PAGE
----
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  40:6 (07-08 /2017)
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Reviewer: Barry Brenesal


Antonio Cesti (1623–1669) is an infrequent visitor to our pages. In his lifetime, however, he was considered one of the leading operatic composers in the Italian States, and the successor to Francesco Cavalli. Originally destined for the minor religious orders, valued as a church organist and for his superlative tenor voice, his abilities as a composer were noticed by the opera-mad Ferdinand Karl, Archduke of Austria, who wanted to make Innsbruck a center for Italian opera comparable to Venice, Florence, and Mantua. He arranged for Cesti to be released for five years from his clerical responsibilities, and engaged him as both as his court director of secular music and impresario of his new opera company.

Though Ferdinand proved an inept financial manager, his musical choices were almost invariably inspired. In the case of Cesti, he fastened upon an excellent talent. After two operas written for Venice’s carnival season, the composer worked on a series of six new operas for Innsbruck (and another, Cleopatra, a revision of his Venetian Il Cesare amante) that formed his reputation both at court and abroad. L’Orontea, premiered in 1656, was the third of his original operas for Innsbruck. It would prove a hit that received nearly 20 revivals over the next 30 years, and furnished one selection that survived changes of style and taste into the 20th century as a handful of so-called antiche arie: “Intorno all’ idol mio.”

The opera has been recorded before. René Jacobs’s revival in the early 1980s was reviewed enthusiastically in Fanfare 6:4 by Anthony Coggi. He only took exception to the plot, which he found “exceedingly convoluted” even by the contemporary standards. In synopsis, I’ve found that nearly every Baroque opera is, but have yet to encounter one in live performance that, with all of its admittedly lengthy recitative intact, doesn’t make sense over its entire 3–4 hour length. That of L’Orontea is no worse than the rest, by turns frivolous, cynical, melancholy, and insightful, though inclining far more to the lighter side of the emotional spectrum than Monteverdi or even much of Cavalli. It also represents a further development of Italian opera in the 17th century, draining recitatives of musical interest, and establishing arias as time-halted moments of emotional expression.

On one important issue, at least, the liner notes by Steffi Mieszkowski for this Frankfurt Opera production slyly stack the deck. She mentions the need for a male alto for the role of Gelone—a role that also requires a bass-baritone, because the copy of the manuscript score now at Wellesley College shows the part written in different sections for these two registers. She neglects to mention that it’s only one of four extent Italian manuscript score copies of L’Orontea, that the one Frankfurt chose is regarded as corrupt by a number of musicologists, and that in the other three, Gelone is assigned throughout to the bass range. Whether Frankfurt’s solution, which posits the alto-falsettist as the part’s “sober” voice and baritone as its “drunken” works or not, it shouldn’t be stated in the liner notes as though it were a fait accompli, when it is at best a fait contesté.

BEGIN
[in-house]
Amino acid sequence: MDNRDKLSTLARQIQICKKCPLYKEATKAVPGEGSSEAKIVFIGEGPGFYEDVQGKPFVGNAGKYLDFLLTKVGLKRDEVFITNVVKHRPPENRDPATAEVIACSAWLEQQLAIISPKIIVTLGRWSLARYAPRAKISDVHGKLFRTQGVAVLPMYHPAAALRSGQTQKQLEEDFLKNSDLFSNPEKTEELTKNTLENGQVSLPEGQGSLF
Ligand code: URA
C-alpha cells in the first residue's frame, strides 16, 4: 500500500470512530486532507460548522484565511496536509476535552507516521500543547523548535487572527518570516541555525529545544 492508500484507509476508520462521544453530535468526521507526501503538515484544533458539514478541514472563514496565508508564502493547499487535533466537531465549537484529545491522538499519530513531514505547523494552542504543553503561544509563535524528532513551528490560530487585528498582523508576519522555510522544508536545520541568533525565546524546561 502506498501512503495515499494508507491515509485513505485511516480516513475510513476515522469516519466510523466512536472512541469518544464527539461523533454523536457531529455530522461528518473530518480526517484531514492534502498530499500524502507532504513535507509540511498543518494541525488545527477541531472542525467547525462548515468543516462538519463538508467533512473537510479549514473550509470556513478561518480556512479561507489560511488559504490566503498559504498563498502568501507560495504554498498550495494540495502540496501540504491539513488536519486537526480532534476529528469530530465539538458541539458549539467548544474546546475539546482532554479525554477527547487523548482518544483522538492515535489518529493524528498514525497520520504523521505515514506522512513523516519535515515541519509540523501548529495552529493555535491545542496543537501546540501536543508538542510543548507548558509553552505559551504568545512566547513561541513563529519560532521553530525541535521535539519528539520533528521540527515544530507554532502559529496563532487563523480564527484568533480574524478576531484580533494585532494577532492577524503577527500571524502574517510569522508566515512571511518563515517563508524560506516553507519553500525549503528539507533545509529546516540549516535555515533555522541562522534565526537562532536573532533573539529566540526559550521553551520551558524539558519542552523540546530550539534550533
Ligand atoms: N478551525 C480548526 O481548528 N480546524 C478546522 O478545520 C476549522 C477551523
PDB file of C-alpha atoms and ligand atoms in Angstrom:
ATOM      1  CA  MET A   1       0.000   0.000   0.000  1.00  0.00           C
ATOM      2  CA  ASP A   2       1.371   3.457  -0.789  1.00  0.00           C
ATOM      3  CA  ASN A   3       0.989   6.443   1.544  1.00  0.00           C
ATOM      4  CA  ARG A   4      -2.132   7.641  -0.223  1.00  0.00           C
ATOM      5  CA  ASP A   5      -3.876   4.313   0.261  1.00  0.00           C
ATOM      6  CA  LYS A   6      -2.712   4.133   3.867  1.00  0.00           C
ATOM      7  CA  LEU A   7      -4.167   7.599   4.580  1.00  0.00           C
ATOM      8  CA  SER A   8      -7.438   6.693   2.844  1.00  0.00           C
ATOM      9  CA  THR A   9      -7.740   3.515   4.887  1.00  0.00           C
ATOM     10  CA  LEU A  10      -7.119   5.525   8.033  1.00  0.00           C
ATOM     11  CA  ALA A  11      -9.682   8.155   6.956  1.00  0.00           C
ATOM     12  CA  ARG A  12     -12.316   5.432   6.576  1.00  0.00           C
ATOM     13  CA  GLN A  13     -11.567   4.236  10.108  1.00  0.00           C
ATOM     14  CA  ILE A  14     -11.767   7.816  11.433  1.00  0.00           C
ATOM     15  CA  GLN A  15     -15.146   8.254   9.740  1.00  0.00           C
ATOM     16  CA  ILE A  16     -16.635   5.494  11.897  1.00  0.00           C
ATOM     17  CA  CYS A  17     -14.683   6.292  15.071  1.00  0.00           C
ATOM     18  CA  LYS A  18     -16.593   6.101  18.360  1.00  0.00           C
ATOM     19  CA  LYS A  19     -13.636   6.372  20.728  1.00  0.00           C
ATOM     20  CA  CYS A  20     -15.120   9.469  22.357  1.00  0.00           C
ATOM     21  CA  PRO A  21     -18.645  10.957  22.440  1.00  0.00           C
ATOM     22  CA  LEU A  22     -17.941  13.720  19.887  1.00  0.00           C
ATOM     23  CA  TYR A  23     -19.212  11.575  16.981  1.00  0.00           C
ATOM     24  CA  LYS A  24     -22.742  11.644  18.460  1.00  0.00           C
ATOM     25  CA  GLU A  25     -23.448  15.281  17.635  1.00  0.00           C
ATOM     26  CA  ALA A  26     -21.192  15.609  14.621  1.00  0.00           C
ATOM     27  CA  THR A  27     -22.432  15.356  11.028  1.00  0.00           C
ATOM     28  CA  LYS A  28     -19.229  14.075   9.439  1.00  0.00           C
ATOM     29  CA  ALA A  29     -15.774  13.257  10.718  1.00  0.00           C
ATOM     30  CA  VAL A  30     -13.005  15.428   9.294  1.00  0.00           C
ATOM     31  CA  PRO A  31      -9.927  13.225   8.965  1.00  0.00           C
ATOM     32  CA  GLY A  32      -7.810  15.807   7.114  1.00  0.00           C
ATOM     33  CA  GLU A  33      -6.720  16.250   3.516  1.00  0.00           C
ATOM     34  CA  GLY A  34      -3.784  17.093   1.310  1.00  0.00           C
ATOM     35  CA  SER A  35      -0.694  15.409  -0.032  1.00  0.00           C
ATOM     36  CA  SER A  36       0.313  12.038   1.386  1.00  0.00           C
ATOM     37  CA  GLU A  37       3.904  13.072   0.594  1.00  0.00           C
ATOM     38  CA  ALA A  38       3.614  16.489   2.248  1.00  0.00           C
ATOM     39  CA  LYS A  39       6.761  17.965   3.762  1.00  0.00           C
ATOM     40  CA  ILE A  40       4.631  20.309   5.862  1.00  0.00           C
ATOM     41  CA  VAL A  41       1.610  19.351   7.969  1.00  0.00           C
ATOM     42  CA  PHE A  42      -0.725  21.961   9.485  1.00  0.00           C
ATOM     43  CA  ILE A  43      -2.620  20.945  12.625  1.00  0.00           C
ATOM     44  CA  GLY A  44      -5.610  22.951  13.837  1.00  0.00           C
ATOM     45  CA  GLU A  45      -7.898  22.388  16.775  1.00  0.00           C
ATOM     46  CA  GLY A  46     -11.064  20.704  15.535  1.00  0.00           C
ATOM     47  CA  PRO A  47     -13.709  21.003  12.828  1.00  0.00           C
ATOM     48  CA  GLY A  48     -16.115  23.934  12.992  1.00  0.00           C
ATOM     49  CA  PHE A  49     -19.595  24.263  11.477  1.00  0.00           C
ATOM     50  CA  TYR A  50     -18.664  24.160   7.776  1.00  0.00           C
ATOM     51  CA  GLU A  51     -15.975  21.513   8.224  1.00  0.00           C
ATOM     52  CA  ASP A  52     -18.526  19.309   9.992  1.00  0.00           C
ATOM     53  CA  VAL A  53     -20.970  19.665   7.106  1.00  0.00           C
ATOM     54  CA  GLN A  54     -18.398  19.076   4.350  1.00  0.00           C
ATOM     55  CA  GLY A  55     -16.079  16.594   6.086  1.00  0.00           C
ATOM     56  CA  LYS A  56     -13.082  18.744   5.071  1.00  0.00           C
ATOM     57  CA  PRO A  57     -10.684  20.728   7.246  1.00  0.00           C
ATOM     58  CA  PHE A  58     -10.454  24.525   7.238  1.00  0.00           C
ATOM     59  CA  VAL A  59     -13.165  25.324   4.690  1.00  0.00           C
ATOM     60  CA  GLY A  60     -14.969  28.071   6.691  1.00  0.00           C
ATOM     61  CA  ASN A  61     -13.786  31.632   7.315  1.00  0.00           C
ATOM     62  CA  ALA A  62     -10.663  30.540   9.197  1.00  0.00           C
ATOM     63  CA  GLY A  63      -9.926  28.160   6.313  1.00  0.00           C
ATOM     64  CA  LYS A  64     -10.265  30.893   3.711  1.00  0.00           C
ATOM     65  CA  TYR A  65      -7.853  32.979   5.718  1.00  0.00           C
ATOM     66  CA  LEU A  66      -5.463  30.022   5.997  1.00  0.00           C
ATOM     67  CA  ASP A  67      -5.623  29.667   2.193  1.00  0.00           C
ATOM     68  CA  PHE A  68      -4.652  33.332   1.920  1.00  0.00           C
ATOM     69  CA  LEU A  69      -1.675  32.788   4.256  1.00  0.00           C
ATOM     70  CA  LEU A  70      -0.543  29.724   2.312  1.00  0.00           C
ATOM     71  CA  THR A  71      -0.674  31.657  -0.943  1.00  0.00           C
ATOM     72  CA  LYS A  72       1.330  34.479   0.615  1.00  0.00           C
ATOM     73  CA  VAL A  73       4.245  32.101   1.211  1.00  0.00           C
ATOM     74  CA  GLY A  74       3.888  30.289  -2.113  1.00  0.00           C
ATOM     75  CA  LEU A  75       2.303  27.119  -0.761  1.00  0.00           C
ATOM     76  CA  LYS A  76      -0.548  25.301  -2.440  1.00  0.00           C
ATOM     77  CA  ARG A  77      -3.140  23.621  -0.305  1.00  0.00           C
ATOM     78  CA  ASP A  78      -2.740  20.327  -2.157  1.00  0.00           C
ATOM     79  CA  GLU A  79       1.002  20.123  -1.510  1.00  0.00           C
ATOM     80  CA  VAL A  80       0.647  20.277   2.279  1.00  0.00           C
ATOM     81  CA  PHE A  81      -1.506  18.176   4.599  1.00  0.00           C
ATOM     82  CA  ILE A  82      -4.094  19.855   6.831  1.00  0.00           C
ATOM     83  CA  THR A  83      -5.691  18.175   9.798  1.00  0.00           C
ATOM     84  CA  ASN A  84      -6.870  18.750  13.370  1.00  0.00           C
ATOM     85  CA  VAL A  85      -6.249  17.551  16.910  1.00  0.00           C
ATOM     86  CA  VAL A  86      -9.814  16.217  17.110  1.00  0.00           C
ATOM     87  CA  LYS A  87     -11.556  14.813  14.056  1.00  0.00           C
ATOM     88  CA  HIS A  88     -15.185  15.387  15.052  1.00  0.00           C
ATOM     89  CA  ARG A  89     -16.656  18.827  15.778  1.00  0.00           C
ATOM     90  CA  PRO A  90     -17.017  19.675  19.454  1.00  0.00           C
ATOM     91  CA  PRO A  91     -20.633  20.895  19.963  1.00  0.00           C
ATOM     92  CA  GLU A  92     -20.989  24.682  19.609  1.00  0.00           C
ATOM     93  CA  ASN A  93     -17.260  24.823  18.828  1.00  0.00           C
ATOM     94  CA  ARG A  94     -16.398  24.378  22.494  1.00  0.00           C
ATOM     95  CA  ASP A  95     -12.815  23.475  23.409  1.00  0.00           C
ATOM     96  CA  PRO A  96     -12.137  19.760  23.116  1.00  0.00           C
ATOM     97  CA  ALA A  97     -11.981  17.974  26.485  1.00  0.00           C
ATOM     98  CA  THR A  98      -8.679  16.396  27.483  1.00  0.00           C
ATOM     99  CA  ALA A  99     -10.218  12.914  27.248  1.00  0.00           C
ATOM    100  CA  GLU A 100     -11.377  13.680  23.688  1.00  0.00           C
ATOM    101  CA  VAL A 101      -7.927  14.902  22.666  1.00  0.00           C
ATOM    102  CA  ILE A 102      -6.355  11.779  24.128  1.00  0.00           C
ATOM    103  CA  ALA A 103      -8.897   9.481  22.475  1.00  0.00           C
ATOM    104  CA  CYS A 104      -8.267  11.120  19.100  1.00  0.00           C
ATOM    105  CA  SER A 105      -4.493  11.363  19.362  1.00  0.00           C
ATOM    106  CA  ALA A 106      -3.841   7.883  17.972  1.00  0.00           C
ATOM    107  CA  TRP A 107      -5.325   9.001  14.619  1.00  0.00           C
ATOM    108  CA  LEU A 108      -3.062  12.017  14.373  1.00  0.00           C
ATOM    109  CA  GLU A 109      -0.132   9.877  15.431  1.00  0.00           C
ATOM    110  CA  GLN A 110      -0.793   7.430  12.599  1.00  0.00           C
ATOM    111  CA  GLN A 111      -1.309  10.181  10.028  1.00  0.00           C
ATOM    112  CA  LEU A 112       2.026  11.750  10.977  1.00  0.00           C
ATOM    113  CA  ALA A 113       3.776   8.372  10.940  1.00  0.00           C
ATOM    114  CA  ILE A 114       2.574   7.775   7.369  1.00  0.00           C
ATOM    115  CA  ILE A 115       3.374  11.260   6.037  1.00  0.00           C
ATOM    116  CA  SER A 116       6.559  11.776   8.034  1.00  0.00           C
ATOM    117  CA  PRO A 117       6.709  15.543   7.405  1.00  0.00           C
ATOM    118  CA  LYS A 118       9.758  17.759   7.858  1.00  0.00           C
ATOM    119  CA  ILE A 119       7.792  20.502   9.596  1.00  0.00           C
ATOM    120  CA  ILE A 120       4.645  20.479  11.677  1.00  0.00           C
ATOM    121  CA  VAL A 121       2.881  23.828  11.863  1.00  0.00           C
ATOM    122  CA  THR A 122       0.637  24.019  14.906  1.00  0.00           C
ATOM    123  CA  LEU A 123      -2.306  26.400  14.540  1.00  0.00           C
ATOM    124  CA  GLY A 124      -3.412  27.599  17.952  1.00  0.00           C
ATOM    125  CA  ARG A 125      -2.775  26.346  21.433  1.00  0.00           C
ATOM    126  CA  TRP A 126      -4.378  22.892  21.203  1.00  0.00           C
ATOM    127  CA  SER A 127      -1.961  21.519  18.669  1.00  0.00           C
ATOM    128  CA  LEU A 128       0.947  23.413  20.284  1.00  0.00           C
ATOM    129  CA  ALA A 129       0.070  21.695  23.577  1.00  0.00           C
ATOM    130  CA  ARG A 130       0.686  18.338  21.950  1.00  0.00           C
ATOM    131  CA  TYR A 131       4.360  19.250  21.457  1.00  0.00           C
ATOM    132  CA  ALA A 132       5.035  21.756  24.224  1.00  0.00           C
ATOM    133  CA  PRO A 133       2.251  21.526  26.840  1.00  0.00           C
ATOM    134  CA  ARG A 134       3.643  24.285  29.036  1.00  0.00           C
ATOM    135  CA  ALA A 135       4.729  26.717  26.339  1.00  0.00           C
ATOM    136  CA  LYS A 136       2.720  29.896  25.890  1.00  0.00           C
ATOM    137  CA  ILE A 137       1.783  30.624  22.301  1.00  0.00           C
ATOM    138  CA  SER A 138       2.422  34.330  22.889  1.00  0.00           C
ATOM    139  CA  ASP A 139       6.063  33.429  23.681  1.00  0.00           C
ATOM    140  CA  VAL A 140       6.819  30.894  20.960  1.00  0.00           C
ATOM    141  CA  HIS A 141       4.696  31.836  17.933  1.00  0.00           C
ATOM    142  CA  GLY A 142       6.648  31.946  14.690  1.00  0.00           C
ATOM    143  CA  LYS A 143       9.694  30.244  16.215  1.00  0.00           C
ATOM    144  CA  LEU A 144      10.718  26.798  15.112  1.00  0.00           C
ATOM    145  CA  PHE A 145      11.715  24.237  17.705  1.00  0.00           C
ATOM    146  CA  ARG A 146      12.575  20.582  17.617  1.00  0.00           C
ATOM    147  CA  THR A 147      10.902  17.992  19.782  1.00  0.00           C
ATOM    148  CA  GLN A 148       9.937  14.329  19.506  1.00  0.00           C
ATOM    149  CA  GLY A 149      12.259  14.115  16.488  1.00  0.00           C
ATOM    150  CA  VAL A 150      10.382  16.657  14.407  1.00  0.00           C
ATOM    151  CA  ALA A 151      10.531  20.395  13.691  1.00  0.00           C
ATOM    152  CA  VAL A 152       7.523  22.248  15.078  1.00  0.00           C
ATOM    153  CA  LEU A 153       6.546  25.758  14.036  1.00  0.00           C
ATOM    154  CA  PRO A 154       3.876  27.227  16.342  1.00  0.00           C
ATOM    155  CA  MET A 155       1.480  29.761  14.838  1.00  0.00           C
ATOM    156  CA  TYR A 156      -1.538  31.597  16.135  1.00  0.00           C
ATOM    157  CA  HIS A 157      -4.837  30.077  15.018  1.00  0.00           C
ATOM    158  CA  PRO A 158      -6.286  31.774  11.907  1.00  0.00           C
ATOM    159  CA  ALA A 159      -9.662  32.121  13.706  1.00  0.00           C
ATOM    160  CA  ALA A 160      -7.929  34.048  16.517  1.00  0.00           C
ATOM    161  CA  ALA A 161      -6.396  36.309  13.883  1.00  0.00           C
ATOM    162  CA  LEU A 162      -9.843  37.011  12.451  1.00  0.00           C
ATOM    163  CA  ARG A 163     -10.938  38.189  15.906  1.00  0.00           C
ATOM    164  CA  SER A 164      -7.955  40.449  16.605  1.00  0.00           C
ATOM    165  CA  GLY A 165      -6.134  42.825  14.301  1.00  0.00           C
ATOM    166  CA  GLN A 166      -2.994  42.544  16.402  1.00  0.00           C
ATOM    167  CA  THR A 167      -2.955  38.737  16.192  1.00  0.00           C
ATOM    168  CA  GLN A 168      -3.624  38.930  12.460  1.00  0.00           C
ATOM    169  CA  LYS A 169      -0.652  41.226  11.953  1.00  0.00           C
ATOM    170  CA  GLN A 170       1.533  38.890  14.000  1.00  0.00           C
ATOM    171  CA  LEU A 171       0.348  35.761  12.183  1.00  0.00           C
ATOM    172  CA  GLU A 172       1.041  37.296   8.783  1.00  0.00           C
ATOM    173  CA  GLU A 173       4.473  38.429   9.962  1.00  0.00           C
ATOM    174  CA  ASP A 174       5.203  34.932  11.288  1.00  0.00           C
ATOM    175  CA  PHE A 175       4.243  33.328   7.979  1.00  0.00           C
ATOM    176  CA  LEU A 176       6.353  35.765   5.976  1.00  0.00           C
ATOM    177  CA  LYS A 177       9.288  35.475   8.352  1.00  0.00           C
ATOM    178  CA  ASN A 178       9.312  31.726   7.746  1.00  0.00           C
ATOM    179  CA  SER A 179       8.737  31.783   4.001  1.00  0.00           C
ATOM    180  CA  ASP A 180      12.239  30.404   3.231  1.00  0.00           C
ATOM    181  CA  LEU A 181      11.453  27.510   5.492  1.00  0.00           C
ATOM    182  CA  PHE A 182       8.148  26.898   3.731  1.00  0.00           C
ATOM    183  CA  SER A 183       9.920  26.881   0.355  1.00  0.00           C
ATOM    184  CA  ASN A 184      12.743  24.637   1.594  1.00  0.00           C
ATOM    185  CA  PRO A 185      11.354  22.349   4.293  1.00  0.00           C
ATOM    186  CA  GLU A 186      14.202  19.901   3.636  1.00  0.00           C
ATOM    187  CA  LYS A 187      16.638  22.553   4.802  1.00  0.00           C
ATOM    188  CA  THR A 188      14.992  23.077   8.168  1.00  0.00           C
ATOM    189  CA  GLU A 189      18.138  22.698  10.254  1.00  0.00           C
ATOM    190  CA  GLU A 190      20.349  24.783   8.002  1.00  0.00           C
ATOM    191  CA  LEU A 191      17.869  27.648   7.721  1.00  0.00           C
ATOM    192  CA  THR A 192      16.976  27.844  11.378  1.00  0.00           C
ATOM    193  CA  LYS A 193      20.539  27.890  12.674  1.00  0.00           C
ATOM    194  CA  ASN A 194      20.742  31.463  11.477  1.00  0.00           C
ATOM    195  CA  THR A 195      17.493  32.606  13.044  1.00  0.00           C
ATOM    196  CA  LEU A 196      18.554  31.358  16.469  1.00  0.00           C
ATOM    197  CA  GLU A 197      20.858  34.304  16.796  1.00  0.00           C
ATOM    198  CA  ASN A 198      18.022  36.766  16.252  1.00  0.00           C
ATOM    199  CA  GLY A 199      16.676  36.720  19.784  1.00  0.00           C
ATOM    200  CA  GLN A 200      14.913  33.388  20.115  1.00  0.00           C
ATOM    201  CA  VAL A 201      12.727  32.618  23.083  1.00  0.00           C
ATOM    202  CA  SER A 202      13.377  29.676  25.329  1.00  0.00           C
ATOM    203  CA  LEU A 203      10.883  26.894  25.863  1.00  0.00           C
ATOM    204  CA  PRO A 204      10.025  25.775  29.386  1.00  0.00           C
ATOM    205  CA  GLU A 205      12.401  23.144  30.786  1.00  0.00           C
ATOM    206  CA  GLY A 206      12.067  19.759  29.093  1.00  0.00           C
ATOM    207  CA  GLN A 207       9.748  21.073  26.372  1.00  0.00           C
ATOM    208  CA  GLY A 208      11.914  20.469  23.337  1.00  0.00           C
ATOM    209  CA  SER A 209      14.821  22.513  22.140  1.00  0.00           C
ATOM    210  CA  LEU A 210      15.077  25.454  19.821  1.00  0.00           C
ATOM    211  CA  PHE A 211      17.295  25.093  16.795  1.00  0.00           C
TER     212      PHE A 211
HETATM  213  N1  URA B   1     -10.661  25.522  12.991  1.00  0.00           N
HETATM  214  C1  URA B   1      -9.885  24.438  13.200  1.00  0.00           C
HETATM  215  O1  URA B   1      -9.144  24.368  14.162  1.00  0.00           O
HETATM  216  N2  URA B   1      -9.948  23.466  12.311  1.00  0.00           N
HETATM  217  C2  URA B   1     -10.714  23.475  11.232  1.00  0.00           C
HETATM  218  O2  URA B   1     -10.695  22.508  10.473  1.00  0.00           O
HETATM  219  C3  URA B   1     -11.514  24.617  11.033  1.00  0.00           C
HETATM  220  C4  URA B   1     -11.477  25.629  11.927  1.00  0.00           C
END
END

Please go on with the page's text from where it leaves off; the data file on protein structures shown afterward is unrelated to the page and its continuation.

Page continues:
The cast is middling, though in fairness to several of the performers whose work I’m familiar with from other recordings and live performances, this may be a matter of artistic (and more specifically, stage managed) direction. For instance, Paula Murrihy, possessor of a rich mezzo-soprano voice, here drains the vibrato during much of her performance while swelling the start of many phrases. The result in arias such as the aforementioned “Intorno all’ idol mio” is rather like listening to a boy soprano with poor vocal production. Louise Alder in turn uses dynamics to good effect and phrases well, but has problems moving her soprano over even relatively slow fioritura. Matthias Rexroth, whom I thought came across as a stereotype of bad counter-tenors in Gluck’s Ezio (Coviello 20713; Fanfare 32:1), is no better here: poor intonation, sagging tone, no enunciation of the text. Xavier Sabata as Alidoro is far better, phrasing and enunciating well, though like many countertenors he cannot color his tone. Simon Bailey’s alto in turn cannot compare to his bass-baritone notes. That fine tenor Guy de Mey is given the role of Aristea, Alidoro’s supposed mother—and as this is a comic turn, he explodes some consonants and huffs through fast passagework. There’s no scholarship supporting any of this exaggerated business, though we’ve seen and heard it repeatedly in recent years in lighter parts.

Bolton is, as ever, disciplined and energetic. Too energetic on occasion, I find; for his range of tempo is limited, and shaded always to the fast side. By contrast, Jacobs allowed the pensive selections to make their emotional points without being pressed so hard, while remaining flexible enough in the secco recitatives to actually render them interesting—no mean feat, that. His cast, which included Gregory Reinhart, Isaabelle Poulenard, Gastone Sarti, and Helga Müller-Molinari, is superior in most instances to the one Frankfurt amassed.

Unfortunately, Harmonia Mundi has not chosen to rerelease physical copies of L’Orontea, issuing digital downloads instead. Despite this, Jacobs’s recording remains the more theatrically engaging and thoroughly musical exploration of Cesti’s score.

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